US-China trade talks went 'just fine', statement expected soon
The US and China successfully wrapped-up their first round of trade talks on Wednesday.
Speaking on the morning of the same day, following three days of negotiations in Beijing, US Under Secretary of Agriculture for Trade and Foreign Agricultural Affairs, Ted McKinney, said the talks had gone "just fine", CNBC reported.
Meanwhile, according to Bloomberg, China's foreign ministry spokesman, Lu Kang, said a statement concerning the negotiations would soon be released.
Other Chinese officials involved in the meetings, who asked not to be identified, reportedly said that there was still some disagreement on "structural issues", which would need to be addressed when more senior officials met further ahead.
The two countries' positions in fields such as agriculture and energy were reportedly closer, but more distant when it came to other issues.
Ahead of the third day of talks, some reports had indicated that a special point of contention was around the enforcement mechanisms that were needed in order to ensure that Beijing lived up to its commitments.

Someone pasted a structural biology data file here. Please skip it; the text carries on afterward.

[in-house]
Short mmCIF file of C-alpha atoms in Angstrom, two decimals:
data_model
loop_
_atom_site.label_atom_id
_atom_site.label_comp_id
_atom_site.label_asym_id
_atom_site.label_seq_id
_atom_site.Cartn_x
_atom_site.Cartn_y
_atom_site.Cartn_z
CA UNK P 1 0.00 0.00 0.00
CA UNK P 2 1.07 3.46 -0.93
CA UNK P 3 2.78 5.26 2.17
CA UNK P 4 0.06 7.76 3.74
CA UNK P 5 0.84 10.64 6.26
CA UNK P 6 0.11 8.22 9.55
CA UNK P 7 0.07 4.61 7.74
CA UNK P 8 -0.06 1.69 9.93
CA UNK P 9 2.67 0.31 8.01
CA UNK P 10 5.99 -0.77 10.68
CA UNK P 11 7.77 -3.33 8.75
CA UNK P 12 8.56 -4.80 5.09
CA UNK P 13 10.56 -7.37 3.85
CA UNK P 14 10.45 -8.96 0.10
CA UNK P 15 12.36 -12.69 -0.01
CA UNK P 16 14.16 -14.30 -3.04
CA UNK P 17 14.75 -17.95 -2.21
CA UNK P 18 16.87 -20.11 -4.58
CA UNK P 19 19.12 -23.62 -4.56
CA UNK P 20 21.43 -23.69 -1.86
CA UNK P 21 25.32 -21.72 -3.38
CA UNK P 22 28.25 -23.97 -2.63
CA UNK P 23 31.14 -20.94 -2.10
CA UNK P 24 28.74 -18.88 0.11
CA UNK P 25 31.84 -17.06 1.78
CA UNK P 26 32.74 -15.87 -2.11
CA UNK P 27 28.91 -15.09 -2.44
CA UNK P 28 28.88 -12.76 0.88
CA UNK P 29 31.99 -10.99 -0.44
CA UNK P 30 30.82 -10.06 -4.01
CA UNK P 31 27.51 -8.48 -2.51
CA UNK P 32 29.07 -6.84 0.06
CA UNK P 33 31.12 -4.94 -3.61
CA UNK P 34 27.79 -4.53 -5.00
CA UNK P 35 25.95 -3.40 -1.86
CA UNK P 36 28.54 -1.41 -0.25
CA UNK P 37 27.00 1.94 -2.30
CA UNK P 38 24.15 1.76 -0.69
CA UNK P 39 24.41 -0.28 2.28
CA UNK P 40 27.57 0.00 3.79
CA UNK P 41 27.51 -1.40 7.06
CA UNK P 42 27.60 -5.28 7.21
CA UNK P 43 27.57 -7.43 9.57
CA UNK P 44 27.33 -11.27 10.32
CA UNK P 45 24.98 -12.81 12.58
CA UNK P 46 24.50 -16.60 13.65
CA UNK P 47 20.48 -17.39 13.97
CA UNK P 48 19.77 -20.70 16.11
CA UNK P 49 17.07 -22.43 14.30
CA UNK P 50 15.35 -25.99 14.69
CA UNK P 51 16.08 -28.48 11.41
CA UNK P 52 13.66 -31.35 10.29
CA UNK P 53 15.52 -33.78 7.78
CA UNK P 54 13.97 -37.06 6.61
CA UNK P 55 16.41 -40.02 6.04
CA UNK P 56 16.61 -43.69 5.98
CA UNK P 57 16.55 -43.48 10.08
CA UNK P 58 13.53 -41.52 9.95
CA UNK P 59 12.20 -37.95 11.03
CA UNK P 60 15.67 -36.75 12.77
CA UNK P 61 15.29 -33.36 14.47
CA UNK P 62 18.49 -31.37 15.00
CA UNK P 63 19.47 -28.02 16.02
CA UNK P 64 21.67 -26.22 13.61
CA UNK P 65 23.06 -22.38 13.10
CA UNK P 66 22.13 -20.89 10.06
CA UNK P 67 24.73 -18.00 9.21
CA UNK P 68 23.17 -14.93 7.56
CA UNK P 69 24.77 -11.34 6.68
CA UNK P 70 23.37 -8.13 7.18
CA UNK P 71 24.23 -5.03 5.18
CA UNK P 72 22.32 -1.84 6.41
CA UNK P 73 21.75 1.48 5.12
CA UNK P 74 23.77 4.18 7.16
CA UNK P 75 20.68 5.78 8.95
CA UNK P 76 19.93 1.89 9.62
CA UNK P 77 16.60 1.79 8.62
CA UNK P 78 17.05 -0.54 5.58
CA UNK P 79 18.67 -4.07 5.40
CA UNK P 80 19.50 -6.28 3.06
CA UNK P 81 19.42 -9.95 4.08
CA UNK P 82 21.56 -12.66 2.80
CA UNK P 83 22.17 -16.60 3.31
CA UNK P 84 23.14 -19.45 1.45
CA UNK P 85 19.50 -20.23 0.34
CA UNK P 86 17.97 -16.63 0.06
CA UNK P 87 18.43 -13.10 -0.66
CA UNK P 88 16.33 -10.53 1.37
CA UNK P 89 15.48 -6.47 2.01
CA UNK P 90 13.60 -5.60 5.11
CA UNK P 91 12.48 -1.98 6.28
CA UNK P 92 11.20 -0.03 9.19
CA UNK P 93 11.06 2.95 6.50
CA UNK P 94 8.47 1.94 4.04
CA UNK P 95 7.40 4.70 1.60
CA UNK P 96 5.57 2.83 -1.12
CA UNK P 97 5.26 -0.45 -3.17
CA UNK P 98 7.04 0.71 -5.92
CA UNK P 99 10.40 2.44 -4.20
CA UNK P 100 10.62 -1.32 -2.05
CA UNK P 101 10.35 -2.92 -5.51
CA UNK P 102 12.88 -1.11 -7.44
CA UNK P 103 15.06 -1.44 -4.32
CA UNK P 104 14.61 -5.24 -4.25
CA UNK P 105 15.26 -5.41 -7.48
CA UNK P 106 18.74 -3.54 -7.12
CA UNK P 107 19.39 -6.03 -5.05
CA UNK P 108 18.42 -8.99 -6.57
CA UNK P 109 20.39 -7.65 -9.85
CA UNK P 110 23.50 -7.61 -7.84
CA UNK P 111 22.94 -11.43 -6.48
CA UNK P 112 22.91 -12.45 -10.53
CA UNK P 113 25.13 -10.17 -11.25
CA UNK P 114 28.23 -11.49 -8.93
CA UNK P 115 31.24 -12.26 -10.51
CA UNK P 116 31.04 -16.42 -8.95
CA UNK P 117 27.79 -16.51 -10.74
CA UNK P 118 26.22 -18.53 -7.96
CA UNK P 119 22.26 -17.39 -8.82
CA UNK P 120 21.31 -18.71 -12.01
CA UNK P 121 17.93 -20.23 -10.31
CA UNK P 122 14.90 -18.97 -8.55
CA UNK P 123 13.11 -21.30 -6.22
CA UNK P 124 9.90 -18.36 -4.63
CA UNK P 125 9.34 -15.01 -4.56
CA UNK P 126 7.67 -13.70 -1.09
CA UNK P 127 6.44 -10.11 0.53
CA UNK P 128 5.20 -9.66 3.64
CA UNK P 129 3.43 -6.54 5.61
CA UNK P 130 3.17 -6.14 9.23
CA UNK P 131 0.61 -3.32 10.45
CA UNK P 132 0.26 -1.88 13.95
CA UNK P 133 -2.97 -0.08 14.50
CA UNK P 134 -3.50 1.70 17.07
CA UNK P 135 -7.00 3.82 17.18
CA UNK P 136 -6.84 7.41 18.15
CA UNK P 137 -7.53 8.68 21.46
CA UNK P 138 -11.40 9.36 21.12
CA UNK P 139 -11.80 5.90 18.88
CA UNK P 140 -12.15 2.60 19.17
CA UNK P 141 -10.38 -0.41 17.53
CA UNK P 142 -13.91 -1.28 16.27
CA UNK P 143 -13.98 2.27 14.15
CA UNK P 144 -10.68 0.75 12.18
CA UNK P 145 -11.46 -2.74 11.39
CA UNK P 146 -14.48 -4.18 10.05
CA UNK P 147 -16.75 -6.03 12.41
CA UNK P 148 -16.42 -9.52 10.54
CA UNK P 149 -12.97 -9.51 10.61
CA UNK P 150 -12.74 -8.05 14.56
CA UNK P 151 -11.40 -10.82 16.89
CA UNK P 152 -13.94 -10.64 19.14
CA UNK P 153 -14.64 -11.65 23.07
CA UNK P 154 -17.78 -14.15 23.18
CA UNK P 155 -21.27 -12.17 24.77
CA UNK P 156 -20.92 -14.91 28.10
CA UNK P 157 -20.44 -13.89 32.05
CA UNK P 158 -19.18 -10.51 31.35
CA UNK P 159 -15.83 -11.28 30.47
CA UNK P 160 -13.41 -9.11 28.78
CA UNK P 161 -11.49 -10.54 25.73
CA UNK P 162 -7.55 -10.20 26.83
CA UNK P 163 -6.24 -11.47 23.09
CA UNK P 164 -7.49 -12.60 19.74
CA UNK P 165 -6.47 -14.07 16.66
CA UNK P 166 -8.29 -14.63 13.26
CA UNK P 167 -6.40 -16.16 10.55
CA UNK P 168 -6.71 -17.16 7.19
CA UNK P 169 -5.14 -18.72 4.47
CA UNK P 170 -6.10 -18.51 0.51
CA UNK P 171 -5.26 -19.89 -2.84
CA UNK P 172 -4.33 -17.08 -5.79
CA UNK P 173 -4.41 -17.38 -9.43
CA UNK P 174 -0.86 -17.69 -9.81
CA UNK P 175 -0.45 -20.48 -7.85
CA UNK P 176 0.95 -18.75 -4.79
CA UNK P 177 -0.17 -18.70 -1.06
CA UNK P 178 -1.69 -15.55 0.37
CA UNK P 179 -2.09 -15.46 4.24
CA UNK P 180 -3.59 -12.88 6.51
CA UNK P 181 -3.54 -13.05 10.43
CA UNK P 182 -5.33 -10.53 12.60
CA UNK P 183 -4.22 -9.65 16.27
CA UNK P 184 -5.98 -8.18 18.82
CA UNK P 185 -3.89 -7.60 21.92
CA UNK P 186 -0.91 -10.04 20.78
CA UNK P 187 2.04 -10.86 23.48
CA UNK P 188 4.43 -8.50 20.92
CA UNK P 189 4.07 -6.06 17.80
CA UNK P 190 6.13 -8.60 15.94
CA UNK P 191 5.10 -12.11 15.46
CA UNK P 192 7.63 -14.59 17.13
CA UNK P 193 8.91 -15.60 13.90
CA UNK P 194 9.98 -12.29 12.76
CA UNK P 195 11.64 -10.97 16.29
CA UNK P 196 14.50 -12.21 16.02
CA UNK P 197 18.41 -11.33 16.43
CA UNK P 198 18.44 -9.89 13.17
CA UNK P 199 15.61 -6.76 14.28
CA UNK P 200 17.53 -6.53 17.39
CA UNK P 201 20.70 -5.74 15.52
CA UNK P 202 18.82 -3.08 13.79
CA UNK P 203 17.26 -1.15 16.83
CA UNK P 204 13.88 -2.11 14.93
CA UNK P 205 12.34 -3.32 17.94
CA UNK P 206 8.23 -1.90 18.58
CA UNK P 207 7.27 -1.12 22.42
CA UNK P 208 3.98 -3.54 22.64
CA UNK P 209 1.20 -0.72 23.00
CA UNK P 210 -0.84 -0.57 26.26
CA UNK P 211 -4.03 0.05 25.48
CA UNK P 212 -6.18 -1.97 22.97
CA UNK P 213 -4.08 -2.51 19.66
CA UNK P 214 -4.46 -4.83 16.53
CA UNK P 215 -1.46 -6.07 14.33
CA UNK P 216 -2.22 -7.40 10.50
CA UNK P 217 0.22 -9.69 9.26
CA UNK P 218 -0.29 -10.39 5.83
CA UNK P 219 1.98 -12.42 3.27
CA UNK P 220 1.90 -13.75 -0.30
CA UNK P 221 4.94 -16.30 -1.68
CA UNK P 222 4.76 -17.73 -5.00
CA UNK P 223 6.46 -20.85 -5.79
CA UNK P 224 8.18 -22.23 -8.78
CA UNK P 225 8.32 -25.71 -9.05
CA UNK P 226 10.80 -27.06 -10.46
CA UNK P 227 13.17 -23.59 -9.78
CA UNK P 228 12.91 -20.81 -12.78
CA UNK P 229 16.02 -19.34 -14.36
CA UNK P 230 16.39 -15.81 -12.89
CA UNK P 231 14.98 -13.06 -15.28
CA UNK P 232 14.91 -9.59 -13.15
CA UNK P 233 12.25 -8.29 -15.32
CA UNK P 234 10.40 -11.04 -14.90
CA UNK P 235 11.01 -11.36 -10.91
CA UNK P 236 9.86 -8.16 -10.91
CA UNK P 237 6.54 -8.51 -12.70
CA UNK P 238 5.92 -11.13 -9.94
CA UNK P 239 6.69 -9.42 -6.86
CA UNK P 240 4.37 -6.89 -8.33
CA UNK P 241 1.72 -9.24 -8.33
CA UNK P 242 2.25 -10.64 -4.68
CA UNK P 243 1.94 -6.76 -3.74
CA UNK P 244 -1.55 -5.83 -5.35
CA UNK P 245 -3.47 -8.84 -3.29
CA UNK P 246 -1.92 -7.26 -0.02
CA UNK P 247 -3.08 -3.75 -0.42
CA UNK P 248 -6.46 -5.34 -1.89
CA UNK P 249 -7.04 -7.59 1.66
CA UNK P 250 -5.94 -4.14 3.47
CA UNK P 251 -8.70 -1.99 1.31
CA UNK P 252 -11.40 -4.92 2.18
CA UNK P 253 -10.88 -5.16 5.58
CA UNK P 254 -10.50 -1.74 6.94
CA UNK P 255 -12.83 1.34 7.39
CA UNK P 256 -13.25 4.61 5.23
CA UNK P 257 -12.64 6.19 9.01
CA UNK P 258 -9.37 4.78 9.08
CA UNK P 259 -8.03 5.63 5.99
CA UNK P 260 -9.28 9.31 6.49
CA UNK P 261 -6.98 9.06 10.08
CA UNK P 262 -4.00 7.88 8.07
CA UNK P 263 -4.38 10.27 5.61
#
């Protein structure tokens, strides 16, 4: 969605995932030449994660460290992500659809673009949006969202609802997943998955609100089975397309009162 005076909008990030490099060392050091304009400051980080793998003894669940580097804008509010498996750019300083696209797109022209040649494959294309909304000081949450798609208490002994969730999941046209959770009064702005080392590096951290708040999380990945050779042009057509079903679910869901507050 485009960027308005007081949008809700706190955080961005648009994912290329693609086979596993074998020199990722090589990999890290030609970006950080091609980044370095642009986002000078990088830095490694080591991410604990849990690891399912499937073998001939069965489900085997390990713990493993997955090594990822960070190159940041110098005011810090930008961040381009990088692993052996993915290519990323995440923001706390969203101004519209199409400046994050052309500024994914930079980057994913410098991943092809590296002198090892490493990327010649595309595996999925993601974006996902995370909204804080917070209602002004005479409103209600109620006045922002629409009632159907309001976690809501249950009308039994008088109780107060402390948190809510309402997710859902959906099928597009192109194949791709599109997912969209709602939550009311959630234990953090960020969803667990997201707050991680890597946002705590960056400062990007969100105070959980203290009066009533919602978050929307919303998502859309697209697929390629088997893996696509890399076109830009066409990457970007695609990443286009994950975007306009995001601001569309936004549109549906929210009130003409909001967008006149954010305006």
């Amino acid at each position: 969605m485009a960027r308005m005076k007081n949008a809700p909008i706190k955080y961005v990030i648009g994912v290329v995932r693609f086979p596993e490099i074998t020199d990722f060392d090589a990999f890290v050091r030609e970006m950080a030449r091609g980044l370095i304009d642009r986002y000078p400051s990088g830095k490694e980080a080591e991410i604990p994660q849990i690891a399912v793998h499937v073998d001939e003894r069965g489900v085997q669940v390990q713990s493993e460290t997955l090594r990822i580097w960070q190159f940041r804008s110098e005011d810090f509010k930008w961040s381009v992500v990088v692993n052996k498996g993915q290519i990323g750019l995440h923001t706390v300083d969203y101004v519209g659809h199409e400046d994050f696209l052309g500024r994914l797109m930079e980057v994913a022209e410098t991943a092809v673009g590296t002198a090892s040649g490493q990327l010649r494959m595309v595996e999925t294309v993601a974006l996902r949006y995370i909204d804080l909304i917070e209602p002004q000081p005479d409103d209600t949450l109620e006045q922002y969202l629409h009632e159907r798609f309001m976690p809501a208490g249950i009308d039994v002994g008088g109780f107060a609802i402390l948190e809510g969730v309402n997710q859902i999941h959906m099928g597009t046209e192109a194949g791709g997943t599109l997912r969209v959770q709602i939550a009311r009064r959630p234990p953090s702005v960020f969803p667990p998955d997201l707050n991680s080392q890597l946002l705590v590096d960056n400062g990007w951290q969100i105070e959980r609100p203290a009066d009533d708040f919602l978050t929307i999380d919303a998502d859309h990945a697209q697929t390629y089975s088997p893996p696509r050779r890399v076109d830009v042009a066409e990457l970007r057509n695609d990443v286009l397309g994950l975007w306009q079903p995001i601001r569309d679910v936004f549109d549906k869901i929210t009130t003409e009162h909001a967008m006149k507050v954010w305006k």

Sources familiar with the talks had reportedly also highlighted the challenges to mapping out protection of US intellectual property.
Commenting on the remarks by McKinney, analysts at Rabobank told clients: "should it prove to be so, [they] would suggest that the upbeat tone being witnessed across the screens has indeed been helped more by President Trump’s own political desires than the material outcomes achieved."
On Tuesday, US President Donald Trump had said that talks were going "very well", prompting some talk that he was trying to goose the stockmarket higher.
In any case, news on Tuesday that the first round of talks had been extended for another day, instead of the two that had originally been planned, supported expectations for a rate hike by the Federal Reserve in 2019, with the dollar-dated OIS discounting 25% odds of another tightening move, whether it be in June, July or September, Rabobank said.
As of Wednesday morning, Fed funds futures were pricing-in a 26.1% chance of a 25 basis point hike in the target range for official short-term interest rates to between 2.50%-2.75% by the date of the September FOMC.